Some Fairmont City families had challenges with credit scores, filing taxes and social security. Many were not using banking systems. People were losing percentages of their paychecks to predatory lenders and check cashing services. The library listened and responded with financial literacy through a partnership with a bank. Katie has secured partnerships with other organizations and the community in Fairmont City is advancing and meeting goals.

Fairmont City probably couldn’t imagine life without their library now and Katie is still excited to rise to the challenge every day. Libraries are gateways to knowledge and culture. They play a fundamental role in society. They are a place for personal growth and reinvention as well as a place for help to navigate this world in the information age. Libraries are a gathering place for civic and cultural engagement and a trusted place for preserving culture. For Katie Heaton and her Fairmont City library patrons, it is so much more.

Need a boost to your ideas around positive community change and personal impact? This episode with Katie Heaton is a great place to start.

Things to know in this episode:
Fairmont City Library Center
4444 Collinsville Road
Fairmont City, IL 62201
Learn more at https://mvld.org/fairmont_info

Fairmont City
City Hall Annex
2568 N 41st St, Ste C
Fairmont City, Illinois 62201
(618) 274-6306
Learn more at fairmontcityil.com

Mississippi Valley Library District
Learn more at mvld.org
For all inquires, contact: kylaw@mvld.org

Michael Suarez
(618) 274-6306

The Latino Roundtable Southwestern Illinois
The Latino Roundtable Southwestern Illinois is a group of community organizations, businesses, colleges, universities and agencies unified in purpose to develop and expand resources of social services to the Latino community in St. Louis Metro East area.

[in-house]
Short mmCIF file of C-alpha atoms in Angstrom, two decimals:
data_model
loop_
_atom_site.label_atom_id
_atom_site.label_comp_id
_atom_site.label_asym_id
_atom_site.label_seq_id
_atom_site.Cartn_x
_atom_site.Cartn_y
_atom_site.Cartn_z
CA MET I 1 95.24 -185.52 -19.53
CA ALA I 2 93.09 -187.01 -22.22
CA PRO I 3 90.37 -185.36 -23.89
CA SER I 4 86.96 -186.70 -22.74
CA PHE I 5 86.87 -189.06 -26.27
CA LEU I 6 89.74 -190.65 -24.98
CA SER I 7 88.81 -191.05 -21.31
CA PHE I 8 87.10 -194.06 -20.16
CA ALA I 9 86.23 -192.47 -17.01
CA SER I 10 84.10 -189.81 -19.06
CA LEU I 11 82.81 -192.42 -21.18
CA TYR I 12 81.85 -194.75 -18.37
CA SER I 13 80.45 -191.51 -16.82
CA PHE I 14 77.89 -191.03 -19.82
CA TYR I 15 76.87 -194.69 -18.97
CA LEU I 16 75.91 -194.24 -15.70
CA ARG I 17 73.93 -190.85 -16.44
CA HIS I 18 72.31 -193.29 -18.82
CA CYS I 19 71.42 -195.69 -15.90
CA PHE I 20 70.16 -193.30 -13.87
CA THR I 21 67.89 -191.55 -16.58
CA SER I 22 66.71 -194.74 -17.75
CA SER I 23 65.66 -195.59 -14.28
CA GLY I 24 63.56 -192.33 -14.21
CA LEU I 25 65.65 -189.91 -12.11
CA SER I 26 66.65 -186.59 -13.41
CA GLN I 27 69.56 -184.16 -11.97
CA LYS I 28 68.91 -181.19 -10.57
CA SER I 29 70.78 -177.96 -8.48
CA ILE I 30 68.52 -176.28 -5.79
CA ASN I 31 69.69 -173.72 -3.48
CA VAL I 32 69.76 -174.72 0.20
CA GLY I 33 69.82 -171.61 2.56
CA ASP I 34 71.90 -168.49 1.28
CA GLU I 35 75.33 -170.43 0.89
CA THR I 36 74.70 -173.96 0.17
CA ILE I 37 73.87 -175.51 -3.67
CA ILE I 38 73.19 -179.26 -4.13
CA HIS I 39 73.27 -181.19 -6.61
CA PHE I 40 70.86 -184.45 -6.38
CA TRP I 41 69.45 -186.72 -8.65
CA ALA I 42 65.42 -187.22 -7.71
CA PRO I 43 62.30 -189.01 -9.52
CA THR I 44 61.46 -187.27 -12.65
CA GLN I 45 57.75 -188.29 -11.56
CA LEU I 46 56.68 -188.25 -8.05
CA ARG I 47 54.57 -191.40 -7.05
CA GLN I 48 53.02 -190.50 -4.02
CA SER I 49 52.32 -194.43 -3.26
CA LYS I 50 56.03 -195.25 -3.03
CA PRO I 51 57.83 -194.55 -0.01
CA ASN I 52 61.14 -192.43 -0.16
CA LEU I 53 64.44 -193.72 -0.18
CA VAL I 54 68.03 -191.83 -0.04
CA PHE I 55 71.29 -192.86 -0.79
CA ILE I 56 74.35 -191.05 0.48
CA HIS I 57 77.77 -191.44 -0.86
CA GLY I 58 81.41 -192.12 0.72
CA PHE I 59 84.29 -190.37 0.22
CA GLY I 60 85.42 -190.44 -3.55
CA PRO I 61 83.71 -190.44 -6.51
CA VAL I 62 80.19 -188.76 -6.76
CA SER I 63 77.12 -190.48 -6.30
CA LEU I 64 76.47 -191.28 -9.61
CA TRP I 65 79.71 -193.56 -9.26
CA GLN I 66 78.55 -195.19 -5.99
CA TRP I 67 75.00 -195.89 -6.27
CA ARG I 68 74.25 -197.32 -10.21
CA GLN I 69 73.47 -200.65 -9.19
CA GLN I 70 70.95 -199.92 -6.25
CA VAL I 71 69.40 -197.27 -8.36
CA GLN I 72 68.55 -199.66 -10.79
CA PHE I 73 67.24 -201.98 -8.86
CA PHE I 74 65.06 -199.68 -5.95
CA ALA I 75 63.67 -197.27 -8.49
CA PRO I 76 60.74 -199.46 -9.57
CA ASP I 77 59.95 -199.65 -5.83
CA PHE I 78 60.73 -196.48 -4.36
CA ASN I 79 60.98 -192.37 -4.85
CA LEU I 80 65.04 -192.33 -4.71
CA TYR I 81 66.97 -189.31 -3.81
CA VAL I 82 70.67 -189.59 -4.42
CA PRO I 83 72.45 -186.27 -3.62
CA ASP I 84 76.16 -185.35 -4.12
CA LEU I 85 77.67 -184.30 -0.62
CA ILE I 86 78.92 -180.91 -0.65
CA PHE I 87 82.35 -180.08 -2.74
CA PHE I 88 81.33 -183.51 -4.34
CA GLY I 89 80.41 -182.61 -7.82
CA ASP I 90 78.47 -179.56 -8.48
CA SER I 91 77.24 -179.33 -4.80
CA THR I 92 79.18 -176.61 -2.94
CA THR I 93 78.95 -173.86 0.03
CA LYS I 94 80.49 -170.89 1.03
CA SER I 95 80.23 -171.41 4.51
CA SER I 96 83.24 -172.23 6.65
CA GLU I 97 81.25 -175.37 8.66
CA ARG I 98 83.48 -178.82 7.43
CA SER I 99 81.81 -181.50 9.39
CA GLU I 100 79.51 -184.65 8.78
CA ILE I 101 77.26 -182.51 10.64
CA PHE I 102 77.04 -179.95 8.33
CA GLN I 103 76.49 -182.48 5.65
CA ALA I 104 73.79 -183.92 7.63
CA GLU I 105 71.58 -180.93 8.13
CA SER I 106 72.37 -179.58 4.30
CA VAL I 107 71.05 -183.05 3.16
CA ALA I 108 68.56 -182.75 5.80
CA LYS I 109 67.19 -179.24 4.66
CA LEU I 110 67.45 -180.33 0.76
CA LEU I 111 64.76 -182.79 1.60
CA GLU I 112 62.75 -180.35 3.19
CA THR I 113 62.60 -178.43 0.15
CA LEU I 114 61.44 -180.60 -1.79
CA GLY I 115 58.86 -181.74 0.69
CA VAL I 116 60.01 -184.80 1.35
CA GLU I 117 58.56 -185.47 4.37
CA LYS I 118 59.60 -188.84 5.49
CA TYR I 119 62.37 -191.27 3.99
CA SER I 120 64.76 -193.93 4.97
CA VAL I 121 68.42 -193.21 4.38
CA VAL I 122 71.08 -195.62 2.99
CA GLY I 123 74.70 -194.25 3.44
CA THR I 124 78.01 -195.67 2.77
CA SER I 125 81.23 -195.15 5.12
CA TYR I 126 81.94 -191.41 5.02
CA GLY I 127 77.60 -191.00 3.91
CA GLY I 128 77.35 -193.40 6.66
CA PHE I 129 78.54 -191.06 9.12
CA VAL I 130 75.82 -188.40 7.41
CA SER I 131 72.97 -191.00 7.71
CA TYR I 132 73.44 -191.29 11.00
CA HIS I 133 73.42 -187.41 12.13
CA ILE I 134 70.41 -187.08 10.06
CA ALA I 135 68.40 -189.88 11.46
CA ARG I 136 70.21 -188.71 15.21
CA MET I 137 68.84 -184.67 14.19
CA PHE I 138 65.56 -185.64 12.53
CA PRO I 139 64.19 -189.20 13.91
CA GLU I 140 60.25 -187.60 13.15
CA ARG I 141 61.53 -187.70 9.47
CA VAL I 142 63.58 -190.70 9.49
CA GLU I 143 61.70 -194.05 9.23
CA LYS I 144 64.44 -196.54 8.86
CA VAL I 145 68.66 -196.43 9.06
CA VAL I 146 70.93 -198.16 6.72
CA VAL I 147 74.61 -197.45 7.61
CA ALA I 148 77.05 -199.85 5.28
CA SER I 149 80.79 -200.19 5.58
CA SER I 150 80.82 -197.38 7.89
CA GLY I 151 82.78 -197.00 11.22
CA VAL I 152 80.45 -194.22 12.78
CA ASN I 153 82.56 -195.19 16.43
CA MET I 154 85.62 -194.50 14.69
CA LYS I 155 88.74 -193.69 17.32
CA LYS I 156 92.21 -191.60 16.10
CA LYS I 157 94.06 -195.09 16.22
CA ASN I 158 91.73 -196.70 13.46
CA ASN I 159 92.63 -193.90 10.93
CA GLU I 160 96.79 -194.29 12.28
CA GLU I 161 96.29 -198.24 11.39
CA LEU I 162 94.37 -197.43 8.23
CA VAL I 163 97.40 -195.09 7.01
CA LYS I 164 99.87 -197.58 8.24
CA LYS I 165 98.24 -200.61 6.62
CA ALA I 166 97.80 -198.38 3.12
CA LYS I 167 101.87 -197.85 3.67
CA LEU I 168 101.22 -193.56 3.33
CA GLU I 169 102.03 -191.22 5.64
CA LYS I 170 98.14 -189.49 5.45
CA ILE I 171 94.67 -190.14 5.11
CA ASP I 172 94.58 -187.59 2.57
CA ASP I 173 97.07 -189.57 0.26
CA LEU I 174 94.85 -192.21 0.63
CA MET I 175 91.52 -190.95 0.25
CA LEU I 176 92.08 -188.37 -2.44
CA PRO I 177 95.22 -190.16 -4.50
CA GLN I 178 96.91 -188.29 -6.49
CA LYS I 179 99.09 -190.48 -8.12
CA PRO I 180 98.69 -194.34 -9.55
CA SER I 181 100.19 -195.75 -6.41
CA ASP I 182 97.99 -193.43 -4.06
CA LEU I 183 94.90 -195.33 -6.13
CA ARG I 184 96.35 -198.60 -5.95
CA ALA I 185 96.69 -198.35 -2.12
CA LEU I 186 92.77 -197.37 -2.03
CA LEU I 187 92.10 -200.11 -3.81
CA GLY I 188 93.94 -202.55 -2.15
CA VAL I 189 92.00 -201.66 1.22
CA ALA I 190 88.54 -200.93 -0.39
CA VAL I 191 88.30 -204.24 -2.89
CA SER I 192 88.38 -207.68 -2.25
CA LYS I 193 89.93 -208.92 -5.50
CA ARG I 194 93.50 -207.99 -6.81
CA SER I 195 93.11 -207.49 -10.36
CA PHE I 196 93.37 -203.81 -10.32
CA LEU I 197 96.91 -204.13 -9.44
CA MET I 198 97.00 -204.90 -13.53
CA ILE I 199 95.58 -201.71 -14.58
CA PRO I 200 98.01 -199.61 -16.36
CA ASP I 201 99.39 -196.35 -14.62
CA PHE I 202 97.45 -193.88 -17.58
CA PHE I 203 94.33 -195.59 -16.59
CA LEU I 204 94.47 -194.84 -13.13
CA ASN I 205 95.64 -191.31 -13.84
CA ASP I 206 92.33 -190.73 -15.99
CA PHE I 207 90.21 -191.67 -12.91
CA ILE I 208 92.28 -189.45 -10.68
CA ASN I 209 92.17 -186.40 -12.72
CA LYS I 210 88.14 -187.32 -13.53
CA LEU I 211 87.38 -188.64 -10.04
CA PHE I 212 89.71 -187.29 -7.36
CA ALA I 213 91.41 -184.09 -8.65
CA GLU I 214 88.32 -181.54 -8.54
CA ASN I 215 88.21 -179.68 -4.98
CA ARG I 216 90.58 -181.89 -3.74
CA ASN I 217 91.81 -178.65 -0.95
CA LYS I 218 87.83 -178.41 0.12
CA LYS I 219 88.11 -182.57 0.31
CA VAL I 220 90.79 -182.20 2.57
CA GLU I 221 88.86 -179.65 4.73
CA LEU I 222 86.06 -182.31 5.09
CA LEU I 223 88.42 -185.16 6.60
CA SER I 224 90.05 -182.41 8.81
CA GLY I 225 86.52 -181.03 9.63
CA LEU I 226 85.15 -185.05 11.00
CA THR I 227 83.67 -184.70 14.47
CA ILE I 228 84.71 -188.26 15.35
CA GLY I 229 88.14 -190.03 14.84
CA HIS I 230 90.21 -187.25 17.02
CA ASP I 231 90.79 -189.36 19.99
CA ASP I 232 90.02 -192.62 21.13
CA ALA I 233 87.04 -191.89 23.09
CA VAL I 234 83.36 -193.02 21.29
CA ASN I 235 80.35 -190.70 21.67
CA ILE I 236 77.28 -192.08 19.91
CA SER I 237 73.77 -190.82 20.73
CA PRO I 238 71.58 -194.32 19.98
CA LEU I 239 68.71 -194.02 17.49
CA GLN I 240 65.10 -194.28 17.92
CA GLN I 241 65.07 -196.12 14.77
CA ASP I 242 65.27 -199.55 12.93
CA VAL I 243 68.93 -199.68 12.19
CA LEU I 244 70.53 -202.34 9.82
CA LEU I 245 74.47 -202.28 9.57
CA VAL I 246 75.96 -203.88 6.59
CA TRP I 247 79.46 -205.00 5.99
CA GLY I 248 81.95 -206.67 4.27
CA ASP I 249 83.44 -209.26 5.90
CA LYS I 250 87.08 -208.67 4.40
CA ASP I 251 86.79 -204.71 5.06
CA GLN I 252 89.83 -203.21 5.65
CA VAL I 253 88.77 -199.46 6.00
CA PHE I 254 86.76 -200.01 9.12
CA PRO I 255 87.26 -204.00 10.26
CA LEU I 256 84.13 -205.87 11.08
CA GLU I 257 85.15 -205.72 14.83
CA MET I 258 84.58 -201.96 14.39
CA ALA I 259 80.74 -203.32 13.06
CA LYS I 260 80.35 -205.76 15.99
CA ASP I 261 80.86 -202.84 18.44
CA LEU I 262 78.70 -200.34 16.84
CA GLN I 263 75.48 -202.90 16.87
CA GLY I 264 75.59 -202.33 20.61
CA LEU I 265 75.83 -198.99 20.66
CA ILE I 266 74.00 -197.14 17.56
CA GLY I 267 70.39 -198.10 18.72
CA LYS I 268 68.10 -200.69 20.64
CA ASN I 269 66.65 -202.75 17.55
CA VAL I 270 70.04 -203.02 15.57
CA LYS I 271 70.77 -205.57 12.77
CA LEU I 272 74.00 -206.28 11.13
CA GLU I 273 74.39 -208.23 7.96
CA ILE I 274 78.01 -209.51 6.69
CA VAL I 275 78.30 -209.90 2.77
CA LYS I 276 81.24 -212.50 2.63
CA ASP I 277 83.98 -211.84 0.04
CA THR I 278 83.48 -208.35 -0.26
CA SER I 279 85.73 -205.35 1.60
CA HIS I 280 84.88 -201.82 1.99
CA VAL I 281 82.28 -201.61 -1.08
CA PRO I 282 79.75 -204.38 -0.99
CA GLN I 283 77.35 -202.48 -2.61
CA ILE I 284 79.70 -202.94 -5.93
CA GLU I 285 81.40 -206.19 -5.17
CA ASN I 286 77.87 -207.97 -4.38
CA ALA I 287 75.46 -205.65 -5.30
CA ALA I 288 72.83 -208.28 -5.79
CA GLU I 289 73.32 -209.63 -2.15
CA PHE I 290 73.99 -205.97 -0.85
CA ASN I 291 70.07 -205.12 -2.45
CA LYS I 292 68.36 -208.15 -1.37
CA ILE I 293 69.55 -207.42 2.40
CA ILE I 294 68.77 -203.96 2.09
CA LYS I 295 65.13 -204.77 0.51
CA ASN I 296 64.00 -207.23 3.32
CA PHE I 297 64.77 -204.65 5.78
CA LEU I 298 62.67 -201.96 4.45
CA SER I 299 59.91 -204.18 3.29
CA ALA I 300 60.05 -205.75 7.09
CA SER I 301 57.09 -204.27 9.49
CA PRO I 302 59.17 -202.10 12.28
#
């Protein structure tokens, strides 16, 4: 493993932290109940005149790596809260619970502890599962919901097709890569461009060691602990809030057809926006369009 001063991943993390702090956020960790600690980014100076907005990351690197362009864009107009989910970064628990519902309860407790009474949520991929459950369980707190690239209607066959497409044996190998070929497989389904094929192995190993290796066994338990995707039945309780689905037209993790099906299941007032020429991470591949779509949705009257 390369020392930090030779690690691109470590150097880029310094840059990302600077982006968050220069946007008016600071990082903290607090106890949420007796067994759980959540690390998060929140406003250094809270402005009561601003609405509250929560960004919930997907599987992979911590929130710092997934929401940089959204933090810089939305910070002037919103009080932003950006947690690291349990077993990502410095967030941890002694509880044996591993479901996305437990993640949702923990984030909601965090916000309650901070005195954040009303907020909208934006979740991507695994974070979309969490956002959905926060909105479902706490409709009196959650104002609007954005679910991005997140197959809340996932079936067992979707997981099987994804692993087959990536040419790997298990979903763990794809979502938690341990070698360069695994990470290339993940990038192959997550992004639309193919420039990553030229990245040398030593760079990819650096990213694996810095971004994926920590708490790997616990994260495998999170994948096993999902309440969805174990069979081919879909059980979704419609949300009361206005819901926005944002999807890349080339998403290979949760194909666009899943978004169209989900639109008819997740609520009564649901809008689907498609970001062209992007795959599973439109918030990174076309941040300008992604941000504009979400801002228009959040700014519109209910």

(618) 482-3966

The Hispanic Star
The Hispanic Star is a platform to advance Hispanics in the U.S.
Email: info@hispanicstar.org
Learn more at hispanicstar.org

PCs for People
PCs for People is a national nonprofit social enterprise working to get low-cost quality computers and internet into the homes of individuals, families, and nonprofits with low income. By recycling and then refurbishing computers, PCs for People provides a valuable service to businesses, families, and the planet by keeping computers out of landfills and repurposing them to advance digital inclusion.
Address:  100 Florida Ave., Belleville, IL 62221
Phone:  618-215-3787
Email:  belleville@pcsforpeople.com
Learn more at pcsforpeople.org

Alejandro Santiago Ortega is a foreign attorney and community advocate. He also volunteers for several organizations in the St. Louis region, looking to create meaningful change in the community. Alejandro is committed to improving the quality of life for all in the region.
Before creating the We Live Here Auténtico Podcast, Gabriela worked as an educator, diplomat, community advocate, business counselor, restaurant owner, marathon runner, author, co-founder and small business owner.
Jade Harrell has been part of the programming team since October 2018 as an announcer on weeknights and weekends. She is now Director of On-Demand & Content Partnerships and a member of the Executive Leadership Team.

Send questions and comments about this story to feedback@stlpublicradio.org.